In addition to the turnovers, the other main storyline of this game was the performance of Joe Flacco. Flacco, while compiling a 3-2 postseason record going into yesterday, had nonetheless been lackluster in the NFL’s “second season.” In his wins, he had done just enough, and in the losses, he had been awful. His 265 yards easily bested his previous high of 189 (and also set a new Ravens’ postseason record), and his two touchdown passes doubled the number he had accumulated through his first five playoff appearances.
Flacco completed 73.5% of his passes, and utilized the middle of the field more than we have ever seen from the third year signal caller. Joe basically carried the offense on his shoulders for the game’s first three quarters, during which the Ravens could find zero running room for Ray Rice or Willis McGahee. “Joe Vick” was on display at times, as Flacco scrambled around nicely and also ran 7 times for 26 yards, picking up several first downs with his feet.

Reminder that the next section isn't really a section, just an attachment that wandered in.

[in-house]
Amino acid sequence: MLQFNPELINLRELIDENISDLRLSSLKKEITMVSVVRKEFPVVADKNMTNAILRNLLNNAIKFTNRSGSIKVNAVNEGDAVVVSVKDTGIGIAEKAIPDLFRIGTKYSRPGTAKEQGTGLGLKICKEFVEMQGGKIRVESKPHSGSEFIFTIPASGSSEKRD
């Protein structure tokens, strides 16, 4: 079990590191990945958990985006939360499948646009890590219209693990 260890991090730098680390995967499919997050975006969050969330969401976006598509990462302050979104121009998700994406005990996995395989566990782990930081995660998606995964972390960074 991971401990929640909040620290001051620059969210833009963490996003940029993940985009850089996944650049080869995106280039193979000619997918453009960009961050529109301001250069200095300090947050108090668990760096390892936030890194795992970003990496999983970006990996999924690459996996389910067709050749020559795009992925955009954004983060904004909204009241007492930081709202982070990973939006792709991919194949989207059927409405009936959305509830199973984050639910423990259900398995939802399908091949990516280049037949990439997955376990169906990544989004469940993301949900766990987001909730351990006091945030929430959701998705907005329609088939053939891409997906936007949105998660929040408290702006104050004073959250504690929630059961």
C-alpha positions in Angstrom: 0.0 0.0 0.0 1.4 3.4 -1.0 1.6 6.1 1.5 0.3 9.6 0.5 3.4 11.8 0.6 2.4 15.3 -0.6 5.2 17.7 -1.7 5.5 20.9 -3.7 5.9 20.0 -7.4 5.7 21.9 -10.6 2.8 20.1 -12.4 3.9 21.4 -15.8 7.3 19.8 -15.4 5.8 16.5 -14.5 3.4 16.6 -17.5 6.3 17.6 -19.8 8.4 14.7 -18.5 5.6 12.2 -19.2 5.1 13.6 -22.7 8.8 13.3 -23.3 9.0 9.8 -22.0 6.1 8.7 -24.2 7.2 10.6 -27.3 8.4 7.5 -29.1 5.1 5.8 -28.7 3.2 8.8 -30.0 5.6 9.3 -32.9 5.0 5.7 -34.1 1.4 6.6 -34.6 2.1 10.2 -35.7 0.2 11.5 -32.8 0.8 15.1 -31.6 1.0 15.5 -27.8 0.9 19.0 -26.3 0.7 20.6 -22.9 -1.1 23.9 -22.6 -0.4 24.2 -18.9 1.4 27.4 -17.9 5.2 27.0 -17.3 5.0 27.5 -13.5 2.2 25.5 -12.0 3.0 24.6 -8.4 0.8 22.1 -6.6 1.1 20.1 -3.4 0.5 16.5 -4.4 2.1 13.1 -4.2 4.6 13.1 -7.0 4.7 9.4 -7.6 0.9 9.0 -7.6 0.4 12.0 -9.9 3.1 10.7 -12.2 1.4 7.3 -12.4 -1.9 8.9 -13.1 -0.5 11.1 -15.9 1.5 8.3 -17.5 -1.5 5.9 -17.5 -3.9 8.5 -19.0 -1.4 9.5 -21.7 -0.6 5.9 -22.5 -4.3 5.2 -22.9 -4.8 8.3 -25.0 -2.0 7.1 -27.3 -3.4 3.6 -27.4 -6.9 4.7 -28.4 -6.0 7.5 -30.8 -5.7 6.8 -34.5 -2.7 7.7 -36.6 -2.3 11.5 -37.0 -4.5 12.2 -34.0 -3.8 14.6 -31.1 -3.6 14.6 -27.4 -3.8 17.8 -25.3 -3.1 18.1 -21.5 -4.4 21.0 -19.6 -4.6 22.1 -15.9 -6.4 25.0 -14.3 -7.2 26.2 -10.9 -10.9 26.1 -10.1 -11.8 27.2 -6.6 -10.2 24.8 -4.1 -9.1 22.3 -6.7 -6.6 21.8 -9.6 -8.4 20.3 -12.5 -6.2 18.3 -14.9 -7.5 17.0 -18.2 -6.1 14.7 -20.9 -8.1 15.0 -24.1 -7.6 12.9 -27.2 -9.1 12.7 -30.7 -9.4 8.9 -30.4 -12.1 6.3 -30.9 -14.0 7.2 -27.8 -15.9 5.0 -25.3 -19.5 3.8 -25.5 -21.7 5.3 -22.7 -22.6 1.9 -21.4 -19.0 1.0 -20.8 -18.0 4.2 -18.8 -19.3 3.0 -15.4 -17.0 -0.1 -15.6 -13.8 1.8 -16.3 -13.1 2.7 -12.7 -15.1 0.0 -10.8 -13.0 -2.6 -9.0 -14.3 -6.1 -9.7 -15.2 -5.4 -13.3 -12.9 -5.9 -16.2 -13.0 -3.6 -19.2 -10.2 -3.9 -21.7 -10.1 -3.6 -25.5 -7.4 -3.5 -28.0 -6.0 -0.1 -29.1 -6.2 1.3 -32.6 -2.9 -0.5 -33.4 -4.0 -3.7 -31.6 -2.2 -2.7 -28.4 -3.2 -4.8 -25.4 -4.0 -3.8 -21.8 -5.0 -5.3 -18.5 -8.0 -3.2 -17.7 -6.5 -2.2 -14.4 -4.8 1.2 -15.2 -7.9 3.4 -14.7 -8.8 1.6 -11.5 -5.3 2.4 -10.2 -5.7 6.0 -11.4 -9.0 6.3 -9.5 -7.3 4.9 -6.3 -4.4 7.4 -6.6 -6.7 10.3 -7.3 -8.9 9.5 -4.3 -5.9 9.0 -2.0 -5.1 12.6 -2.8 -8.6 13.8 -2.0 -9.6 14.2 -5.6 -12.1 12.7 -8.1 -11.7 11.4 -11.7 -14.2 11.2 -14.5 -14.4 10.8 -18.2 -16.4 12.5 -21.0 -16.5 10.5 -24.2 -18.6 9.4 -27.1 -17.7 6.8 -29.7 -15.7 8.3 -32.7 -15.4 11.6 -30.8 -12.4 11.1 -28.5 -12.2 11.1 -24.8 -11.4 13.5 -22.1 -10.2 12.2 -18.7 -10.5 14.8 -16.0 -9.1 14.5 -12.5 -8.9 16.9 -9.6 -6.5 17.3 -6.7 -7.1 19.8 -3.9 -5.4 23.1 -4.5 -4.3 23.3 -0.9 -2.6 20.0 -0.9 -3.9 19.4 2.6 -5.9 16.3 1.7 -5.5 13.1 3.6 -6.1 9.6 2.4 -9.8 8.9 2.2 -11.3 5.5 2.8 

Cam Cameron showed some new looks on offense – I can’t remember seeing the “trips right” formation any time in recent memory – and although I would have liked to see at least one screen pass to Ray Rice, they still did a good job of getting #27 the ball in space so he could do his thing (his thing being, of course, picking up first downs). After a few early near disasters throwing the ball to the sidelines, the Ravens changed things up and instead picked the middle of the Chiefs’ defense apart. Todd Heap did most of the damage, with 10 catches for 108 yards. It was The Stormin’ Mormon’s first 100-yard performance since 2005. Also encouraging for Ravens fans was that Anquan Boldin got involved again, catching 5 passes for 64 yards and a touchdown, his most production since Week 13 against Pittsburgh.